Grand juror No. 2, who is choosing to remain anonymous, agrees “wholeheartedly” with grand juror No. 1’s initial statement that Kentucky Attorney General Daniel Cameron limited the group on what charges they could consider against former Louisville Metro Police Department (LMPD) Detective Brett Hankison.
“The grand jury was only allowed to consider the three wanton endangerment charges against Detective Hankison,” the statement, which was released by Attorney Kevin Glogower, read. “No opportunity to consider anything else was permitted. Anonymous grand juror No. 2 agrees wholeheartedly with the statement released on behalf of anonymous grand juror No. 1 on 10/20/2020 and is looking forward to continuing to help set the record straight.”
On Tuesday (Oct. 20), Judge Annie O’Connell ruled that the grand jurors who worked on the Taylor case could speak publicly about what happened during the proceedings.
“There exist additional interests to consider in making this decision: the interest of the citizens of the Commonwealth of Kentucky to be assured that its publicly elected officials are being honest in their representations, the interest of grand jurors, whose service is compelled, to be certain their work is not mischaracterized by the very prosecutors on whom they relied to advise them and the interest of all citizens to have confidence in the integrity of the justice system,” she wrote.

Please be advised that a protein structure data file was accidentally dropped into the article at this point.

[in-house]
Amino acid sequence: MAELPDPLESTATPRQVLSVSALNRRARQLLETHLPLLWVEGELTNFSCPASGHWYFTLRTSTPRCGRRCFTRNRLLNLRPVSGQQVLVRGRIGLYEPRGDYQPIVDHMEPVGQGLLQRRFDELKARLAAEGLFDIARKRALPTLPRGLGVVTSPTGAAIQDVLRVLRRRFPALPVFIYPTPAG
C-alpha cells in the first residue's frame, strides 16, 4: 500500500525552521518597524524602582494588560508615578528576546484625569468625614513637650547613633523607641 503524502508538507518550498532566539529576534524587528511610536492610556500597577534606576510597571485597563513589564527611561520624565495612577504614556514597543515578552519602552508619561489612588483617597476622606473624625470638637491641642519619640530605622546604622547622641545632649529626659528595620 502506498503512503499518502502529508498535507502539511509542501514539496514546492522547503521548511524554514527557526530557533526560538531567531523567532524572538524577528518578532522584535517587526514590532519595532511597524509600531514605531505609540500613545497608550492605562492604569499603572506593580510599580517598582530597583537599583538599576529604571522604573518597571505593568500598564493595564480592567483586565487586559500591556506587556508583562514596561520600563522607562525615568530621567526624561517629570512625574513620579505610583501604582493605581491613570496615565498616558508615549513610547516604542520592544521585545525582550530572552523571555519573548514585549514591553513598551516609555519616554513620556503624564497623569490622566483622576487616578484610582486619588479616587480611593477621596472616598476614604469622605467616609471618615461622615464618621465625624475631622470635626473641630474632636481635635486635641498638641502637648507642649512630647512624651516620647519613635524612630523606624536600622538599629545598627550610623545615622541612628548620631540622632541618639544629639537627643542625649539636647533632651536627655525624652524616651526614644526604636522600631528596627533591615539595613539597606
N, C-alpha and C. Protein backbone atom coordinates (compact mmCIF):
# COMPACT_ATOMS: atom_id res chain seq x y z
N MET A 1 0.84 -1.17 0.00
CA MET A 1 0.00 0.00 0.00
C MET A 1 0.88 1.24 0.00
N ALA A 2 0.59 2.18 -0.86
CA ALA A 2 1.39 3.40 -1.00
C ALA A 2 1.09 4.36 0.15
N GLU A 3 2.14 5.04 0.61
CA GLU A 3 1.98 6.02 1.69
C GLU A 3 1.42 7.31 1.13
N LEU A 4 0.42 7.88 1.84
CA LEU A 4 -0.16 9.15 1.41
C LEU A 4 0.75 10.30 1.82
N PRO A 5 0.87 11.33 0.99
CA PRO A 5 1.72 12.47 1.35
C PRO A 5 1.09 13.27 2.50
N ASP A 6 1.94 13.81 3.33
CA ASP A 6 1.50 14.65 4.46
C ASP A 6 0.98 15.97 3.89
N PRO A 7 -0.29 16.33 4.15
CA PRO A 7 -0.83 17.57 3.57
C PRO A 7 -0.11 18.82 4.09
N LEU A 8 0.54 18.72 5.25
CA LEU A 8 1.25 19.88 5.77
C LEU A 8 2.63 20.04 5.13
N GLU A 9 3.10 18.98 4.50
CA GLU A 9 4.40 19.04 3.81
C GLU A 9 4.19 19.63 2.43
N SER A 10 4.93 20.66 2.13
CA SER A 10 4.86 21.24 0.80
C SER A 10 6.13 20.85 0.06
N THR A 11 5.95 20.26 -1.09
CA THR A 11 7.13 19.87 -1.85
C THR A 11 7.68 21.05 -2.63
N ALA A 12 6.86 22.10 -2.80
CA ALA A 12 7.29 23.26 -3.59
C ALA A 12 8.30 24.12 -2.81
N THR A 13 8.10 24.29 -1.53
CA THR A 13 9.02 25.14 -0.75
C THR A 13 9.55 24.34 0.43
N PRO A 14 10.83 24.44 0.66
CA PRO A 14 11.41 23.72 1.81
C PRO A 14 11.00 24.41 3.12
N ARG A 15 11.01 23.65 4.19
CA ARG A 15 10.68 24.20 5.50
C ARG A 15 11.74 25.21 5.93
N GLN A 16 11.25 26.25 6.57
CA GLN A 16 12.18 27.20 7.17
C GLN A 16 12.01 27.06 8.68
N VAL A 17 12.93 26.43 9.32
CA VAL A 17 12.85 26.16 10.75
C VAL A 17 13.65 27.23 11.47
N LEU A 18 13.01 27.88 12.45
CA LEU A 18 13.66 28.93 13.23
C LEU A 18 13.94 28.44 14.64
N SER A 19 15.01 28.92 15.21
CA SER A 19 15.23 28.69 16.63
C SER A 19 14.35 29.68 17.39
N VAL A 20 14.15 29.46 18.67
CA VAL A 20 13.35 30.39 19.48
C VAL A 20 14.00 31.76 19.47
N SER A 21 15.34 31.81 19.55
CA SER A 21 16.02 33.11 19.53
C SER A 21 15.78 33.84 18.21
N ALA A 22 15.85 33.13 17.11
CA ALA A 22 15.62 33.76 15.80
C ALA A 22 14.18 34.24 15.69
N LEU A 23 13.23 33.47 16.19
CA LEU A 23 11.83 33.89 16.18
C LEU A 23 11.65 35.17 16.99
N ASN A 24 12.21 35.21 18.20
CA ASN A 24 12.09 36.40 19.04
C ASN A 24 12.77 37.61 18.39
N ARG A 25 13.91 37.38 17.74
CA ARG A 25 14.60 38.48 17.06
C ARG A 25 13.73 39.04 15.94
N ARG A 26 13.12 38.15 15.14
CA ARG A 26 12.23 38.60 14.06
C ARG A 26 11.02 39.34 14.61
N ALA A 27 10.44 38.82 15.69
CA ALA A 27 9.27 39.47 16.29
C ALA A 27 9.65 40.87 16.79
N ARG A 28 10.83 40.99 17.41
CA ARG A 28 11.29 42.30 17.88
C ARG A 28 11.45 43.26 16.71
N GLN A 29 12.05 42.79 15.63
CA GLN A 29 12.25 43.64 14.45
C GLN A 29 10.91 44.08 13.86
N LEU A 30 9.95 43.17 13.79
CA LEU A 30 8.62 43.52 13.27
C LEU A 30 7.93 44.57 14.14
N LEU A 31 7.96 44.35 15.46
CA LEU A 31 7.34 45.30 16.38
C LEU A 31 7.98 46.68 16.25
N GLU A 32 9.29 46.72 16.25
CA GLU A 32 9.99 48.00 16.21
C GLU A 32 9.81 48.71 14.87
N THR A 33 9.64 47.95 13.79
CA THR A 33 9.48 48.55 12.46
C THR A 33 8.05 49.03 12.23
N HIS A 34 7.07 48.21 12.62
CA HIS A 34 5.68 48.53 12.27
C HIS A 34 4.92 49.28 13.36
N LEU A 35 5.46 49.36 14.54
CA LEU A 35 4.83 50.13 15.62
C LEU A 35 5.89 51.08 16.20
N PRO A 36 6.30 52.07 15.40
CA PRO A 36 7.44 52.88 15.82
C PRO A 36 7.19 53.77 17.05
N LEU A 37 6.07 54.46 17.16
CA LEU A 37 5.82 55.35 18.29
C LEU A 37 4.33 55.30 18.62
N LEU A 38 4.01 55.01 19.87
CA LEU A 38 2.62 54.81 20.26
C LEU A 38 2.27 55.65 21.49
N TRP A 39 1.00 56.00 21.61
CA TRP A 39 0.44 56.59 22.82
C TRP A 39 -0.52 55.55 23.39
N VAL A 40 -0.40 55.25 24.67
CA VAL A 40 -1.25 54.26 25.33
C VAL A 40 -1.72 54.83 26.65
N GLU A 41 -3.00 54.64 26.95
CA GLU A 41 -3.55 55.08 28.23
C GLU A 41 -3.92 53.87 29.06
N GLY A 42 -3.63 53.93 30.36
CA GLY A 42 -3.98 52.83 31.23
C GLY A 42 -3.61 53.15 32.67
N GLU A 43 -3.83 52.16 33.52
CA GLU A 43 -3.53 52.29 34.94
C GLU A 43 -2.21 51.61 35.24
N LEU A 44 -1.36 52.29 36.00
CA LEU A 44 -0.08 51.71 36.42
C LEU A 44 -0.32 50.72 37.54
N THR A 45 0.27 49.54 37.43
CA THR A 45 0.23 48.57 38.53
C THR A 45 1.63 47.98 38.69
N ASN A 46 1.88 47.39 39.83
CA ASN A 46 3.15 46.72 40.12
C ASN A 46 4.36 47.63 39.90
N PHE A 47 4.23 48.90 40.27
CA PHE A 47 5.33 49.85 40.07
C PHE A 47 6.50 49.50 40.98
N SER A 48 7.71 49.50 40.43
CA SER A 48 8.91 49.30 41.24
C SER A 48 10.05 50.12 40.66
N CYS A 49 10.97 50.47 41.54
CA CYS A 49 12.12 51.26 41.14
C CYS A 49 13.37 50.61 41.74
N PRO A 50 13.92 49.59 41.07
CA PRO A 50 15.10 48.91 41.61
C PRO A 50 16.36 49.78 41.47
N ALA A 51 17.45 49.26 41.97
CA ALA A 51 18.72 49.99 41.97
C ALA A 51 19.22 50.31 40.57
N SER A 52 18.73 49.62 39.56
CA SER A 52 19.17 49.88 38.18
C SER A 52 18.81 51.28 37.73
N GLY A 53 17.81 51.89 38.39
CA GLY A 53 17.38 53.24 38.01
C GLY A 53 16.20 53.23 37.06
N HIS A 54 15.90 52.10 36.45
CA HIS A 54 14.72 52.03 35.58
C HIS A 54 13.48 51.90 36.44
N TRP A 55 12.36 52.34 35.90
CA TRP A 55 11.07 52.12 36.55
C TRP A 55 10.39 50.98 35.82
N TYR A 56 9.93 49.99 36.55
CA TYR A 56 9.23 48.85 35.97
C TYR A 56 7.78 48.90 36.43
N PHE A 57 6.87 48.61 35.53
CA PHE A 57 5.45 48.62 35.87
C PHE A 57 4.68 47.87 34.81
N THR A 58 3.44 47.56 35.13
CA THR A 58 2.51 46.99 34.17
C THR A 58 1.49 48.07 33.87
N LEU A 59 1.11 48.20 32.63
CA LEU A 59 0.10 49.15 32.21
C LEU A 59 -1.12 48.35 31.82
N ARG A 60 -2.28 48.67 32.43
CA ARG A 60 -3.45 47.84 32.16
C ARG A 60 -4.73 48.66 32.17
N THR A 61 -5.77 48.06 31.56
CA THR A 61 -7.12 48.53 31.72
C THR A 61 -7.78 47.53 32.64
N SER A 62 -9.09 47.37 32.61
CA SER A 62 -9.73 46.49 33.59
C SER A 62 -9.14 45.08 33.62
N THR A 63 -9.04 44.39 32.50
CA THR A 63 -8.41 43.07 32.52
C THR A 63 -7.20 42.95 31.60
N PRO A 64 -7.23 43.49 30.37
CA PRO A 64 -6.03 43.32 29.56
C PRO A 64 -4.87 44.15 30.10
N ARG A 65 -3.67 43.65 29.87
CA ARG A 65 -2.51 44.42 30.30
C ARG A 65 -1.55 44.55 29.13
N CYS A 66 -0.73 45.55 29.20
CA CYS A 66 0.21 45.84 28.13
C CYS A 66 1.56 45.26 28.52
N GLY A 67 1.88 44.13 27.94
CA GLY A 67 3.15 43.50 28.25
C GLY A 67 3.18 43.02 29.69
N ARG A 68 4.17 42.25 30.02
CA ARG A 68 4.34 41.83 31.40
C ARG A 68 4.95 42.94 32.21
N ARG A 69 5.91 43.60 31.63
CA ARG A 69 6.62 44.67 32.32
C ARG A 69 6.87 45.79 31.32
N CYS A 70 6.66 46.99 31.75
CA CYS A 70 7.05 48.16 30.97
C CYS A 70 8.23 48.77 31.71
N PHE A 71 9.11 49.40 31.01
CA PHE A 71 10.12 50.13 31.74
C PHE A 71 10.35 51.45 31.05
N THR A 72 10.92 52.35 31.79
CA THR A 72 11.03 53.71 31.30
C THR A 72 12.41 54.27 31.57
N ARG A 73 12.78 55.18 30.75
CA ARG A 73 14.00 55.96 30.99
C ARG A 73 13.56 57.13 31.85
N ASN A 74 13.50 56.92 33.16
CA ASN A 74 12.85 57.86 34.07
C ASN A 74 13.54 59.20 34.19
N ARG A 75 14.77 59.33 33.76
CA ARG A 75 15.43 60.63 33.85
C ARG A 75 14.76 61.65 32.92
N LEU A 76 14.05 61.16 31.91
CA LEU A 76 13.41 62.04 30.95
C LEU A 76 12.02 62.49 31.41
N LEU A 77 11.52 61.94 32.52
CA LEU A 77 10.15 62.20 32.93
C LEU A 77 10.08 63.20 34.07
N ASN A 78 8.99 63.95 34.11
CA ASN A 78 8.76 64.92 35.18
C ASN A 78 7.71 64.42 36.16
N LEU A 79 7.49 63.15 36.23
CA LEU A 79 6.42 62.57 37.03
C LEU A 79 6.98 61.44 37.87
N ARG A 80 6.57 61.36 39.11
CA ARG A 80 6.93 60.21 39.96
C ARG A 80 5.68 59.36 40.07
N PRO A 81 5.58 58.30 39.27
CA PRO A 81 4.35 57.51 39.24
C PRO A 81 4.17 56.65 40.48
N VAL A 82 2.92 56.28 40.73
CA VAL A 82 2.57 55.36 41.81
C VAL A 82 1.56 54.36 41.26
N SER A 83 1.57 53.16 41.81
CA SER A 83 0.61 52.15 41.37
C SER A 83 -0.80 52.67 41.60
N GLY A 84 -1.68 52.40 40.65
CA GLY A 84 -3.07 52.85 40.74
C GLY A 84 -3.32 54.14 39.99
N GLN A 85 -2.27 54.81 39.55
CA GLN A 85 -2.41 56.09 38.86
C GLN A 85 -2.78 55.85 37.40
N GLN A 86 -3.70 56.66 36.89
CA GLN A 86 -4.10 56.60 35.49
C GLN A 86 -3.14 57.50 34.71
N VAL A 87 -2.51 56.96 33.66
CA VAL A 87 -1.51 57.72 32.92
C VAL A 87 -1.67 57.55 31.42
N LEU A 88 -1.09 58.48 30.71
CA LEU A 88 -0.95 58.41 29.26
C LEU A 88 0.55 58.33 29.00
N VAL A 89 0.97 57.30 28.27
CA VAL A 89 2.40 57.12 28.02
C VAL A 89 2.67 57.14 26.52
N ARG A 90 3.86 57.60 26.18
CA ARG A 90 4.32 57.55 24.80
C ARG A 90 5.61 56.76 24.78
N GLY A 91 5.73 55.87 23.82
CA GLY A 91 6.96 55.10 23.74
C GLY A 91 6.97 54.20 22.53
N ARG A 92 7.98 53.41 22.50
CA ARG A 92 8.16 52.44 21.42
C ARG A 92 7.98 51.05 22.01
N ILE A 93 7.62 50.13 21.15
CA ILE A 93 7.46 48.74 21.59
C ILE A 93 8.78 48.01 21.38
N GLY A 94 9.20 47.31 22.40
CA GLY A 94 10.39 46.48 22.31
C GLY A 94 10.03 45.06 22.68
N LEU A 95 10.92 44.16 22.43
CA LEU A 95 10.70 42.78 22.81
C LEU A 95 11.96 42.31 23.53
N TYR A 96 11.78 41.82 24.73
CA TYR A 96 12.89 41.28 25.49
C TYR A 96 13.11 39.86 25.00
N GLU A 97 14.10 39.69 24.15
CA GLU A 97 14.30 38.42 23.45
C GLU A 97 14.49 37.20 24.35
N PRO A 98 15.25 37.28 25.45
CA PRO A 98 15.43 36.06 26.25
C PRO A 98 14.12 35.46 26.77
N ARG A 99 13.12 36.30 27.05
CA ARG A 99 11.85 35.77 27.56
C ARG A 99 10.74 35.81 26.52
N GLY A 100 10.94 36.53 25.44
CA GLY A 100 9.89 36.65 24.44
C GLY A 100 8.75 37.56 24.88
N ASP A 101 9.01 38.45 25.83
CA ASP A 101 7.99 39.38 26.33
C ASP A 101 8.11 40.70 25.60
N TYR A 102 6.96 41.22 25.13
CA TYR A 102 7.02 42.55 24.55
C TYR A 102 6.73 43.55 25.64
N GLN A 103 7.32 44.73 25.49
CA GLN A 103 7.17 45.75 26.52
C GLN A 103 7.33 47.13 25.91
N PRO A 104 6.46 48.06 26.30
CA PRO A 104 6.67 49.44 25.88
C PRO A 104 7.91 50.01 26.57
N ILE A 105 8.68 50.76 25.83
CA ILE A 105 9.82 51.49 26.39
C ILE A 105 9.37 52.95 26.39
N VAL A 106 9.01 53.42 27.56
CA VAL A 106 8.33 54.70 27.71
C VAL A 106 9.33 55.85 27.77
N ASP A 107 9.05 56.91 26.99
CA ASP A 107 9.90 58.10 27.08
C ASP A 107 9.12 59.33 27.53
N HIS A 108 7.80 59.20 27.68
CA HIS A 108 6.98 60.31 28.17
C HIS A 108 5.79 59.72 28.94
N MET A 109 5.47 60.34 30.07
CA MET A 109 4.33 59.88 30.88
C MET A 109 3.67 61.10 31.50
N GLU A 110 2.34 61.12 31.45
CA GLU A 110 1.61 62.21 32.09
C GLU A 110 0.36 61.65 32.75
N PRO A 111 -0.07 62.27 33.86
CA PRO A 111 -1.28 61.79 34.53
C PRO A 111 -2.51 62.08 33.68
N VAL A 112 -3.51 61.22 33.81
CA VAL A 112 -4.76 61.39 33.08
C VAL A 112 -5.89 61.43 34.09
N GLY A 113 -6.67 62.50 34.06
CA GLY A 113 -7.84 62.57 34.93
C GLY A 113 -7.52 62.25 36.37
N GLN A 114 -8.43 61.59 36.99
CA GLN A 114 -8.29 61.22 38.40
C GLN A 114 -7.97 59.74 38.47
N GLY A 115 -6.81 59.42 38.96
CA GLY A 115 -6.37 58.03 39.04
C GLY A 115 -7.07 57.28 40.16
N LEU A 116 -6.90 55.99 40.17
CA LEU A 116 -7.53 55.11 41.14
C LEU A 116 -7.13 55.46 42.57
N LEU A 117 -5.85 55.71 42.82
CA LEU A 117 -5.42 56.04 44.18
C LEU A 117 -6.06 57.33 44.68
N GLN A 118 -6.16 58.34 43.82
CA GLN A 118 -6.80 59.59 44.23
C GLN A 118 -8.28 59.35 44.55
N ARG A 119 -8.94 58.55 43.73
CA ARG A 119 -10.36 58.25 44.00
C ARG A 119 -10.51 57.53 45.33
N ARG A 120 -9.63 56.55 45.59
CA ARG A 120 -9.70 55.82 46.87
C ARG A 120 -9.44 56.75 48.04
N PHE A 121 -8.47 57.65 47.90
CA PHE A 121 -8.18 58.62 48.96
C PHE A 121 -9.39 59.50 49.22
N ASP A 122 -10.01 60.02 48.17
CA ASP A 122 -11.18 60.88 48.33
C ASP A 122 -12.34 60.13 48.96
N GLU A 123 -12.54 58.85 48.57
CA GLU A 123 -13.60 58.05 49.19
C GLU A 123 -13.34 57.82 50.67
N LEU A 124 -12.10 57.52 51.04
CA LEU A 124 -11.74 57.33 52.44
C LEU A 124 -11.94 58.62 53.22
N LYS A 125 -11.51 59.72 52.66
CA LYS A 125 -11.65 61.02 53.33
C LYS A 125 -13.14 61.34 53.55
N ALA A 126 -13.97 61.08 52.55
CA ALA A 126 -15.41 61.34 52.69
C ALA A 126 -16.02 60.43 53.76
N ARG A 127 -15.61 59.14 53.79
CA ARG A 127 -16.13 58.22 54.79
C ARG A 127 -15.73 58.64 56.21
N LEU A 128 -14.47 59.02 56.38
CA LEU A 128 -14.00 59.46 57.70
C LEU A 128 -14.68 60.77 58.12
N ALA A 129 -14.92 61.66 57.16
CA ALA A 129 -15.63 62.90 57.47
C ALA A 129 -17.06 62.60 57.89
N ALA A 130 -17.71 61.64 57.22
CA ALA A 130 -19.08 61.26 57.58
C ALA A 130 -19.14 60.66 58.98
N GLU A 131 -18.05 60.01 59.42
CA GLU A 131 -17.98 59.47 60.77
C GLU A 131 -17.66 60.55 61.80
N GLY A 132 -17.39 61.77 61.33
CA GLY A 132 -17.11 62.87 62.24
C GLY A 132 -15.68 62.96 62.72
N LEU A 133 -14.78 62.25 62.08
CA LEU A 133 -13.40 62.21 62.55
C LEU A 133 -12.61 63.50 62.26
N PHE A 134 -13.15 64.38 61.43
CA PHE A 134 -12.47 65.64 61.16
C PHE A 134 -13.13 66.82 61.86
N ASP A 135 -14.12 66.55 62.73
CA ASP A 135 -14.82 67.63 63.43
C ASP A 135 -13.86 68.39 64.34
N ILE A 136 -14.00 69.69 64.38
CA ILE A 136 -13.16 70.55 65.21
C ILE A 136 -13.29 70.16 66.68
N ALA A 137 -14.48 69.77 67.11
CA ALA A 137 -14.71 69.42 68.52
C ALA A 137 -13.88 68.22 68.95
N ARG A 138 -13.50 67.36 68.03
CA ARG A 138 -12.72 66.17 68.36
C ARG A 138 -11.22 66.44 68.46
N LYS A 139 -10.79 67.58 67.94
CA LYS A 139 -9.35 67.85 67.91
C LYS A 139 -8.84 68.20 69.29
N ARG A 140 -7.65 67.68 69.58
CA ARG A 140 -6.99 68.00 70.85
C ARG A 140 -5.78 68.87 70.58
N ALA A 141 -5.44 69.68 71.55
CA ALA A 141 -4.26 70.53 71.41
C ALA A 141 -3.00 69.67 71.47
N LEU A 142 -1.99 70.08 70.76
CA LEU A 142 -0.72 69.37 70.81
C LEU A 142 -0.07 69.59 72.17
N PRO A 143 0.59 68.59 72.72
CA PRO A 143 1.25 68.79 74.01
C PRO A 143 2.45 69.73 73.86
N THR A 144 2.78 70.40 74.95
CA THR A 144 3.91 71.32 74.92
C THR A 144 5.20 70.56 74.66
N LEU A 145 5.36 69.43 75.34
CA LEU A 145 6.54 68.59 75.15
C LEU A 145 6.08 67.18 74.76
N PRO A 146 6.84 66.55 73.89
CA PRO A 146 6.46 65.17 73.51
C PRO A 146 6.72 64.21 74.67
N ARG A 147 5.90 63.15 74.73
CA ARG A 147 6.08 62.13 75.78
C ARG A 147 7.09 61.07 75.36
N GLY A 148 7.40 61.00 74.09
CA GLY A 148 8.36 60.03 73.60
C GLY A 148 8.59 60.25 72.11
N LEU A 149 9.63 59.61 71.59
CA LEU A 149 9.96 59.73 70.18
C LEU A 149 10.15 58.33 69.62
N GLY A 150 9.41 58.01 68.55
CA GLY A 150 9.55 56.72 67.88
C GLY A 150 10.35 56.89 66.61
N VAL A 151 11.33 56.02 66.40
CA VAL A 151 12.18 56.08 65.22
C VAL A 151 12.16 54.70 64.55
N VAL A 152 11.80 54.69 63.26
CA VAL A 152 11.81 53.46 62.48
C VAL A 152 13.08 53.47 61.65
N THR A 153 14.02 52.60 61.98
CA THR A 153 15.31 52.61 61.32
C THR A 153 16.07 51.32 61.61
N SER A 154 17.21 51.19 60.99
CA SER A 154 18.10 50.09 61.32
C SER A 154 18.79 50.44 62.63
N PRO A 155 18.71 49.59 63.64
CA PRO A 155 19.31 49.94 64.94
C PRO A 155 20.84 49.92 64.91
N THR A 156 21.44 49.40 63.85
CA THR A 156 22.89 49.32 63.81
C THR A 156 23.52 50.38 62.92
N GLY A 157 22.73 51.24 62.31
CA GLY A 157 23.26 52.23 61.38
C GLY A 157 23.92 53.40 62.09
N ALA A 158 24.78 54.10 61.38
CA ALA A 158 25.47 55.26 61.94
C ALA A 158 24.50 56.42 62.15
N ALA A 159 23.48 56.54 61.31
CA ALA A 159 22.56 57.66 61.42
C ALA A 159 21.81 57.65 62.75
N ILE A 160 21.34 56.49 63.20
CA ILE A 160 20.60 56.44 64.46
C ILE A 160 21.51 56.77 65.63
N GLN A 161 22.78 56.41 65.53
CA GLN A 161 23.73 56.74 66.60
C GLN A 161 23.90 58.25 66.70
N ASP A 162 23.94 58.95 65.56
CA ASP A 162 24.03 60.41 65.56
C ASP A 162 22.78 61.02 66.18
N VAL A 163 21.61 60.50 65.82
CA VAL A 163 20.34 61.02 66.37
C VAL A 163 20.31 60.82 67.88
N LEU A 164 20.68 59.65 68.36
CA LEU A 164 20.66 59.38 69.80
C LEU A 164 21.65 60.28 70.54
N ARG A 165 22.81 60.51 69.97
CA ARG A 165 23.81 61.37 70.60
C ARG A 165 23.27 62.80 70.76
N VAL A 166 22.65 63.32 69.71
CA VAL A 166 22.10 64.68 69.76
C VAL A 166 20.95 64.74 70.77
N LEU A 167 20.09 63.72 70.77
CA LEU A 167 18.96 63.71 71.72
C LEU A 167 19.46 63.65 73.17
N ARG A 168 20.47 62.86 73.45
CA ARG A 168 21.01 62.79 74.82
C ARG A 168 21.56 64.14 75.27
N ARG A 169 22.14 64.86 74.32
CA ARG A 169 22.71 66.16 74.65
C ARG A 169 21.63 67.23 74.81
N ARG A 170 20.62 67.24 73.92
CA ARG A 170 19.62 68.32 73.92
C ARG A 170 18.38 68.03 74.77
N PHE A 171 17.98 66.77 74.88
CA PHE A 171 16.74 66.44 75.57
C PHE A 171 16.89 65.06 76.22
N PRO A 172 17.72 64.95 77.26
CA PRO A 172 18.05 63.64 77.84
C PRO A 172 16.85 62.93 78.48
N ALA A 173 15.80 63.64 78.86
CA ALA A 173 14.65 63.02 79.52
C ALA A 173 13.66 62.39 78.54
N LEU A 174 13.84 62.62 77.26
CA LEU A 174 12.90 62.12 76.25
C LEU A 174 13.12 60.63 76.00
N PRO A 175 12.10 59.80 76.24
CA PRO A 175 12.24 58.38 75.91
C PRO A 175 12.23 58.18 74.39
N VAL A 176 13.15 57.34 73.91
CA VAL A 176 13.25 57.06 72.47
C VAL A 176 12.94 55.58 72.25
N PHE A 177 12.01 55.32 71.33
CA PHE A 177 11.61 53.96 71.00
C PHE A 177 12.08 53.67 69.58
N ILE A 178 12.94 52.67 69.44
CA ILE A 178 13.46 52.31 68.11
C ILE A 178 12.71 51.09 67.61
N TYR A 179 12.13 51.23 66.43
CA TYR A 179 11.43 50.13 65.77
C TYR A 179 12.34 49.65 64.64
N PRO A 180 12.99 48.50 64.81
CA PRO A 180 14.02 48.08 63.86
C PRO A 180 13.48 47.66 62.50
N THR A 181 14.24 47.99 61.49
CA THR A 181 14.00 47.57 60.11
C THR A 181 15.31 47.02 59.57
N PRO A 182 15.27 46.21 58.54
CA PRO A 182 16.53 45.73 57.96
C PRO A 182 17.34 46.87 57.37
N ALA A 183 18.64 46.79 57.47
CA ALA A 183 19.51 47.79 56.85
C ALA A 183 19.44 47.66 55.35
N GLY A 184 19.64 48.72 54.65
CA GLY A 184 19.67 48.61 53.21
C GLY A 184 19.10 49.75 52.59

Grand juror No. 1 immediately released a statement revealing that Cameron and his office never gave them an option to file homicide charges against Hankison.
“The grand jury was not presented any charges other than the three wanton endangerment charges against Detective Hankison,” said grand juror No. 1. “The grand jury did not have homicide offenses explained to them. The grand jury never heard anything about those laws. Self-defense or justification was never explained either. Questions were asked about additional charges and the grand jury was told there would be none because the prosecutors didn’t feel they could make them stick.”
“The grand jury didn’t agree that certain actions were justified, nor did it decide the indictment should be the only charges in the Breonna Taylor case. The grand jury was not given the opportunity to deliberate on those charges and deliberated only on what was presented to them. I cannot speak for other juror, but I can help the truth be told,” the statement concluded.
Attorney Benjamin Crump, who represents Taylor’s family, is now calling for the appointment of a new independent prosecutor for the case.